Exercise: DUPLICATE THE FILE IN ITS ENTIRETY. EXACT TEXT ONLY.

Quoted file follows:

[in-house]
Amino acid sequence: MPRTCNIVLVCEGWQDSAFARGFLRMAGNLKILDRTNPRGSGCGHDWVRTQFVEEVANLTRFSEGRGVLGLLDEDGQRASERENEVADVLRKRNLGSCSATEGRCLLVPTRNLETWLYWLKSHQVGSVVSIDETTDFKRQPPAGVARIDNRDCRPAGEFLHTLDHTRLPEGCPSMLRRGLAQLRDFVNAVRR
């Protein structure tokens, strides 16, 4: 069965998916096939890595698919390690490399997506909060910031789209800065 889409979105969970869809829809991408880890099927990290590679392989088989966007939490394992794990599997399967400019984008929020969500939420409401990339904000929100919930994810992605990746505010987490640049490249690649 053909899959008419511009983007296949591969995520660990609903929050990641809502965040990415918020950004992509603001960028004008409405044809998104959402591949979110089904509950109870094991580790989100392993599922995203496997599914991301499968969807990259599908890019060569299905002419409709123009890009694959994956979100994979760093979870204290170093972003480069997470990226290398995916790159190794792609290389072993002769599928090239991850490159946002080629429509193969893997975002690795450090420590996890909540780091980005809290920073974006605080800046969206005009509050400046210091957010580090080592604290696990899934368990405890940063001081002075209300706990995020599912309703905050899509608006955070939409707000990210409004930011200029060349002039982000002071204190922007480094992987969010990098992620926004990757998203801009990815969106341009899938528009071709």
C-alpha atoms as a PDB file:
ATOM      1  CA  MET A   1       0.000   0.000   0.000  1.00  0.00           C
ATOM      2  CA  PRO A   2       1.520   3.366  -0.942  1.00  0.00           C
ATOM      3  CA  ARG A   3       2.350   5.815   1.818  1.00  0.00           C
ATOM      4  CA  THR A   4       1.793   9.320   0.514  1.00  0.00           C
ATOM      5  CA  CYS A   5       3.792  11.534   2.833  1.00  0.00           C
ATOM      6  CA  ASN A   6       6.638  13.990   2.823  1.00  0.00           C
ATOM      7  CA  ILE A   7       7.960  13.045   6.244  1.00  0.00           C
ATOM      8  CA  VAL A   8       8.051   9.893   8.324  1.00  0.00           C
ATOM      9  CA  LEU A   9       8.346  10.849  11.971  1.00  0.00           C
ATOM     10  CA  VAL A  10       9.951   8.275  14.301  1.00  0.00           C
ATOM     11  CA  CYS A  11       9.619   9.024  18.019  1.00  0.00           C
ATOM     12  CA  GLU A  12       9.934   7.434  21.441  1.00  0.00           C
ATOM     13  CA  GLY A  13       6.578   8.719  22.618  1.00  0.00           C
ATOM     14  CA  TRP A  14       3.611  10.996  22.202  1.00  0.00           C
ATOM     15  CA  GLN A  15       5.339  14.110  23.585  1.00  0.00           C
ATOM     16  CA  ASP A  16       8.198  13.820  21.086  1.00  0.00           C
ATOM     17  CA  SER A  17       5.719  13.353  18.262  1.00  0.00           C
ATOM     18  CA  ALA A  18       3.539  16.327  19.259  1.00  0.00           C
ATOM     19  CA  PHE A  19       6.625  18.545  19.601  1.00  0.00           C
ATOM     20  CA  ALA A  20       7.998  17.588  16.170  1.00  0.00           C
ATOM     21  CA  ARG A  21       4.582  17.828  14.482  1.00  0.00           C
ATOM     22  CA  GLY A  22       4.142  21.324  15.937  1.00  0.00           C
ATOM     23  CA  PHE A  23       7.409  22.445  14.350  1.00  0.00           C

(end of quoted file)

[in-house]
Amino acid sequence: MPRTCNIVLVCEGWQDSAFARGFLRMAGNLKILDRTNPRGSGCGHDWVRTQFVEEVANLTRFSEGRGVLGLLDEDGQRASERENEVADVLRKRNLGSCSATEGRCLLVPTRNLETWLYWLKSHQVGSVVSIDETTDFKRQPPAGVARIDNRDCRPAGEFLHTLDHTRLPEGCPSMLRRGLAQLRDFVNAVRR
């Protein structure tokens, strides 16, 4: 069965998916096939890595698919390690490399997506909060910031789209800065 889409979105969970869809829809991408880890099927990290590679392989088989966007939490394992794990599997399967400019984008929020969500939420409401990339904000929100919930994810992605990746505010987490640049490249690649 053909899959008419511009983007296949591969995520660990609903929050990641809502965040990415918020950004992509603001960028004008409405044809998104959402591949979110089904509950109870094991580790989100392993599922995203496997599914991301499968969807990259599908890019060569299905002419409709123009890009694959994956979100994979760093979870204290170093972003480069997470990226290398995916790159190794792609290389072993002769599928090239991850490159946002080629429509193969893997975002690795450090420590996890909540780091980005809290920073974006605080800046969206005009509050400046210091957010580090080592604290696990899934368990405890940063001081002075209300706990995020599912309703905050899509608006955070939409707000990210409004930011200029060349002039982000002071204190922007480094992987969010990098992620926004990757998203801009990815969106341009899938528009071709």
C-alpha atoms as a PDB file:
ATOM      1  CA  MET A   1       0.000   0.000   0.000  1.00  0.00           C
ATOM      2  CA  PRO A   2       1.520   3.366  -0.942  1.00  0.00           C
ATOM      3  CA  ARG A   3       2.350   5.815   1.818  1.00  0.00           C
ATOM      4  CA  THR A   4       1.793   9.320   0.514  1.00  0.00           C
ATOM      5  CA  CYS A   5       3.792  11.534   2.833  1.00  0.00           C
ATOM      6  CA  ASN A   6       6.638  13.990   2.823  1.00  0.00           C
ATOM      7  CA  ILE A   7       7.960  13.045   6.244  1.00  0.00           C
ATOM      8  CA  VAL A   8       8.051   9.893   8.324  1.00  0.00           C
ATOM      9  CA  LEU A   9       8.346  10.849  11.971  1.00  0.00           C
ATOM     10  CA  VAL A  10       9.951   8.275  14.301  1.00  0.00           C
ATOM     11  CA  CYS A  11       9.619   9.024  18.019  1.00  0.00           C
ATOM     12  CA  GLU A  12       9.934   7.434  21.441  1.00  0.00           C
ATOM     13  CA  GLY A  13       6.578   8.719  22.618  1.00  0.00           C
ATOM     14  CA  TRP A  14       3.611  10.996  22.202  1.00  0.00           C
ATOM     15  CA  GLN A  15       5.339  14.110  23.585  1.00  0.00           C
ATOM     16  CA  ASP A  16       8.198  13.820  21.086  1.00  0.00           C
ATOM     17  CA  SER A  17       5.719  13.353  18.262  1.00  0.00           C
ATOM     18  CA  ALA A  18       3.539  16.327  19.259  1.00  0.00           C
ATOM     19  CA  PHE A  19       6.625  18.545  19.601  1.00  0.00           C
ATOM     20  CA  ALA A  20       7.998  17.588  16.170  1.00  0.00           C
ATOM     21  CA  ARG A  21       4.582  17.828  14.482  1.00  0.00           C
ATOM     22  CA  GLY A  22       4.142  21.324  15.937  1.00  0.00           C
ATOM     23  CA  PHE A  23       7.409  22.445  14.350  1.00  0.00           C